LAS VEGAS — It's not likely that you'll see a wind turbine swirling in a Winn-Dixie parking lot anytime soon. Instead, the retailer who emerged from Chapter 11 bankruptcy three years ago is sticking to more modest sustainability projects that contribute to improvements for people, planet and profit, Wes Bean, senior director of strategic sourcing for the chain, told attendees at FMI 2010 here last week.
“What you have to do is find within your financial footprint what is the right business case to focus on,” said Bean. “Our focus is very much on sustainability built by sound business cases in a rational payback period.”
After setting its sights on reducing miles driven by the company's trucks, Winn-Dixie attained a 2.3-million-mile reduction equal to $1.3 million in fuel savings, according to Bean. Route optimization and a reduction in empty trailer miles played a large role, but packaging efficiencies also contributed.
A 20% reduction in Hamburger Helper box size meant 500 fewer trucks on the road annually. Winn-Dixie also saves waste hauling costs now that it diverts 2.9 million pounds of food, that would otherwise end up in landfills, to the plates of those served by Feeding America.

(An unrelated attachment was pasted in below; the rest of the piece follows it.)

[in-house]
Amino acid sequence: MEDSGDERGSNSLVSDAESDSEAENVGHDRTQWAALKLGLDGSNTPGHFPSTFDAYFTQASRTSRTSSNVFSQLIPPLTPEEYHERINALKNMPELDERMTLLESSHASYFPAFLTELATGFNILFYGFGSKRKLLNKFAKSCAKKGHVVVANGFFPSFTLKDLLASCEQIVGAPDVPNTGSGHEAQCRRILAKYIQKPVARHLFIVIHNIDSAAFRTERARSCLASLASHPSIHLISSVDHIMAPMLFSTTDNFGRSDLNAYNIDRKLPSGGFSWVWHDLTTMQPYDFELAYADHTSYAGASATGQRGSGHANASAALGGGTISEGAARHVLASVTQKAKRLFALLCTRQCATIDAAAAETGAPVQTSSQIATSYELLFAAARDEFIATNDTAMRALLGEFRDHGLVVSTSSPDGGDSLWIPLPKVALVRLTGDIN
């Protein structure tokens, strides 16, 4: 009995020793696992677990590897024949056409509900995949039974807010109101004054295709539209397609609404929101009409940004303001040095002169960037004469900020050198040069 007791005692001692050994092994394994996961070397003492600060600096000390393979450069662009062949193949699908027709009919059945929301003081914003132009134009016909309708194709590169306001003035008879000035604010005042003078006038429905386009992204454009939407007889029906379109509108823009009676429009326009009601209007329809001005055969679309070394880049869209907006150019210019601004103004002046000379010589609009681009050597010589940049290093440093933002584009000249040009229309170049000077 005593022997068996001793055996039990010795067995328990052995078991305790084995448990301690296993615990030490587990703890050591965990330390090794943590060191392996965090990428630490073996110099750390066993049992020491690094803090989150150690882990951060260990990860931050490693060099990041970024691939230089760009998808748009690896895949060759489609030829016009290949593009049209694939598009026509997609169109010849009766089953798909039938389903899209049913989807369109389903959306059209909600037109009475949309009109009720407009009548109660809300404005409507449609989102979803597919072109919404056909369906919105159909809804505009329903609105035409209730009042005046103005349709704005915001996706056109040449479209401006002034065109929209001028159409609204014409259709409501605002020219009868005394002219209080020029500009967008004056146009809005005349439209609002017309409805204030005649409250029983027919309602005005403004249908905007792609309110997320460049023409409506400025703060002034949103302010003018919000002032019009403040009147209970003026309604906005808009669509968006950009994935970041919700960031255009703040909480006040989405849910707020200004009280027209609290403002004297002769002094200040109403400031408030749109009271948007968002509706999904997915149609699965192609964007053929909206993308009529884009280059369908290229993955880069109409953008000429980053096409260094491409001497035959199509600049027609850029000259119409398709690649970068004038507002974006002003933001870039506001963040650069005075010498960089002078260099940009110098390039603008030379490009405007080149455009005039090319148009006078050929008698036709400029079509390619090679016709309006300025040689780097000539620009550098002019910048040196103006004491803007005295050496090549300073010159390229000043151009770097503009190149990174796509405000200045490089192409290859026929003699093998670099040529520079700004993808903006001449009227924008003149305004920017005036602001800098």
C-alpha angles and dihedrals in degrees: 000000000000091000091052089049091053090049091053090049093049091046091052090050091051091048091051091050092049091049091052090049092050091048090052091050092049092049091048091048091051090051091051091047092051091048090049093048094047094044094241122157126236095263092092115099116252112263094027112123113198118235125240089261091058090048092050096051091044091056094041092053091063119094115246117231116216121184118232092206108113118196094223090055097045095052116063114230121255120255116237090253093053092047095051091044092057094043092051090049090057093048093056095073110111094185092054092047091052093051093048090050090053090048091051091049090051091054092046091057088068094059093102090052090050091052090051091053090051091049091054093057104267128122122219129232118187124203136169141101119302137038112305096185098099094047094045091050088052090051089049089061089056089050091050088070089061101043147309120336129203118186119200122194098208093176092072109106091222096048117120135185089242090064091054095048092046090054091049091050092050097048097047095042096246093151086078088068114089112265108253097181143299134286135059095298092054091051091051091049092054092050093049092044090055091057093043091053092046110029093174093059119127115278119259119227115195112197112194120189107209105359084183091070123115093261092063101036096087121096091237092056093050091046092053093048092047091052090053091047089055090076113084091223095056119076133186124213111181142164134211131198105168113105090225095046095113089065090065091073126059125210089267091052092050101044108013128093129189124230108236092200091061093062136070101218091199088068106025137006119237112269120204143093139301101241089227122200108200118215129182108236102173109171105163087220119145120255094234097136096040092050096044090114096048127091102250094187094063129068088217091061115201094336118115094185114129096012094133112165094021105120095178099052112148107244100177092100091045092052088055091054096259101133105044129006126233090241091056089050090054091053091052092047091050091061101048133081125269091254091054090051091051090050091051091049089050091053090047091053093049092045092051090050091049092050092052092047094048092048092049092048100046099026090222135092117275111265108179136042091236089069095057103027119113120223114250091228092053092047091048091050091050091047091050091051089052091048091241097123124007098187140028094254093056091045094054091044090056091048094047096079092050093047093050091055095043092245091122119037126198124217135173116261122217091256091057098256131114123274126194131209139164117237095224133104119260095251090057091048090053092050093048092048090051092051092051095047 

“The bottom line of profitability is being able to show a pure financial benefit and at the same time make a positive impact,” noted Bean.
Publix Super Markets, Lakeland, Fla., which likewise won't be installing any wind turbines in the near future, according to Michael Hewett, manager of environmental services for the chain, is driving environmental change through an alliance with the Sustainable Fisheries Partnership. The NGO is auditing its suppliers in an attempt to reverse overfishing.
“Eventually, you'll be able to visit our website, click on any fish for sale and it will link you to the Sustainable Fisheries risk assessment for that fish,” Hewett said.
Next quarter, Publix will work with SFP to identify issues that need resolving. Rather than simply discontinue overfished stock, the retailer will work to bring about sustainable change.
“We know that if we don't buy that fish anymore it will still be caught, so what we want to do is partner with the Ocean Conservancy, which has a great reputation for bringing fisheries together with legislators to ensure those stocks are fished sustainably.”
Other retailers cited for their sustainability efforts included Supervalu, since it's derived both cost savings and profits from the sale of $4 million worth of reusable bags.
“They're adding millions to the bottom line in net margins while reducing reliance on plastic bags,” said Bean. He also provided as an example three FMI members who collectively made more than $50 million from recycling old corrugated cardboard in 2006.